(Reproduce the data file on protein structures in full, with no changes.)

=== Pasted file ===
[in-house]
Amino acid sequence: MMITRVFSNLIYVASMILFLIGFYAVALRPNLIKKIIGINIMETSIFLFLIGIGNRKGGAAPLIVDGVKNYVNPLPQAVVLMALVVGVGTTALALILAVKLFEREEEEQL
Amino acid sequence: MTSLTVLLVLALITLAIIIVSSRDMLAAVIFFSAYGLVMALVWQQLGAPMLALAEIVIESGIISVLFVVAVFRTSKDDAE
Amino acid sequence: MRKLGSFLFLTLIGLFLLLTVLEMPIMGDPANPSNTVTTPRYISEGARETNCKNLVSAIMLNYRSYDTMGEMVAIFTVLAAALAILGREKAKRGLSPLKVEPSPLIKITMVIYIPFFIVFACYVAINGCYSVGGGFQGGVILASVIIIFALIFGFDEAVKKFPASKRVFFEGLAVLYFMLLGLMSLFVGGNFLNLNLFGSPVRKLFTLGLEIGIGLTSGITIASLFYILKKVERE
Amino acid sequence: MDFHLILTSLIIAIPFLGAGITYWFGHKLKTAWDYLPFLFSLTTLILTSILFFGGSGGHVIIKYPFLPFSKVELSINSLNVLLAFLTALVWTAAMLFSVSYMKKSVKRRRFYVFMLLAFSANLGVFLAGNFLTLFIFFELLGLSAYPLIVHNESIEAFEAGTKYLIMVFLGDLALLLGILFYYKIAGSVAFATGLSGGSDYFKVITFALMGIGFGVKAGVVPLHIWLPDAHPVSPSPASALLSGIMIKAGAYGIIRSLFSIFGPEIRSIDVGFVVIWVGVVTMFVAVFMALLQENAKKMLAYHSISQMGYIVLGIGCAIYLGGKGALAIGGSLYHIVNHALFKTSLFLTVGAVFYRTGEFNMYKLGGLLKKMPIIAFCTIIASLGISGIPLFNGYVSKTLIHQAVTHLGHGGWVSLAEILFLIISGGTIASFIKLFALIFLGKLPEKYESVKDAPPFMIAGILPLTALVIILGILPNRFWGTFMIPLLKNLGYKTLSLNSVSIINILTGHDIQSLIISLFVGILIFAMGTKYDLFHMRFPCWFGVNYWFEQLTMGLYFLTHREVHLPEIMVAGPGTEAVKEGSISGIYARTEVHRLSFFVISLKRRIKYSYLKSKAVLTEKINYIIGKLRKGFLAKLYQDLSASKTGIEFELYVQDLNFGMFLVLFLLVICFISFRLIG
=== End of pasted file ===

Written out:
[in-house]
Amino acid sequence: MMITRVFSNLIYVASMILFLIGFYAVALRPNLIKKIIGINIMETSIFLFLIGIGNRKGGAAPLIVDGVKNYVNPLPQAVVLMALVVGVGTTALALILAVKLFEREEEEQL
Amino acid sequence: MTSLTVLLVLALITLAIIIVSSRDMLAAVIFFSAYGLVMALVWQQLGAPMLALAEIVIESGIISVLFVVAVFRTSKDDAE
Amino acid sequence: MRKLGSFLFLTLIGLFLLLTVLEMPIMGDPANPSNTVTTPRYISEGARETNCKNLVSAIMLNYRSYDTMGEMVAIFTVLAAALAILGREKAKRGLSPLKVEPSPLIKITMVIYIPFFIVFACYVAINGCYSVGGGFQGGVILASVIIIFALIFGFDEAVKKFPASKRVFFEGLAVLYFMLLGLMSLFVGGNFLNLNLFGSPVRKLFTLGLEIGIGLTSGITIASLFYILKKVERE
Amino acid sequence: MDFHLILTSLIIAIPFLGAGITYWFGHKLKTAWDYLPFLFSLTTLILTSILFFGGSGGHVIIKYPFLPFSKVELSINSLNVLLAFLTALVWTAAMLFSVSYMKKSVKRRRFYVFMLLAFSANLGVFLAGNFLTLFIFFELLGLSAYPLIVHNESIEAFEAGTKYLIMVFLGDLALLLGILFYYKIAGSVAFATGLSGGSDYFKVITFALMGIGFGVKAGVVPLHIWLPDAHPVSPSPASALLSGIMIKAGAYGIIRSLFSIFGPEIRSIDVGFVVIWVGVVTMFVAVFMALLQENAKKMLAYHSISQMGYIVLGIGCAIYLGGKGALAIGGSLYHIVNHALFKTSLFLTVGAVFYRTGEFNMYKLGGLLKKMPIIAFCTIIASLGISGIPLFNGYVSKTLIHQAVTHLGHGGWVSLAEILFLIISGGTIASFIKLFALIFLGKLPEKYESVKDAPPFMIAGILPLTALVIILGILPNRFWGTFMIPLLKNLGYKTLSLNSVSIINILTGHDIQSLIISLFVGILIFAMGTKYDLFHMRFPCWFGVNYWFEQLTMGLYFLTHREVHLPEIMVAGPGTEAVKEGSISGIYARTEVHRLSFFVISLKRRIKYSYLKSKAVLTEKINYIIGKLRKGFLAKLYQDLSASKTGIEFELYVQDLNFGMFLVLFLLVICFISFRLIG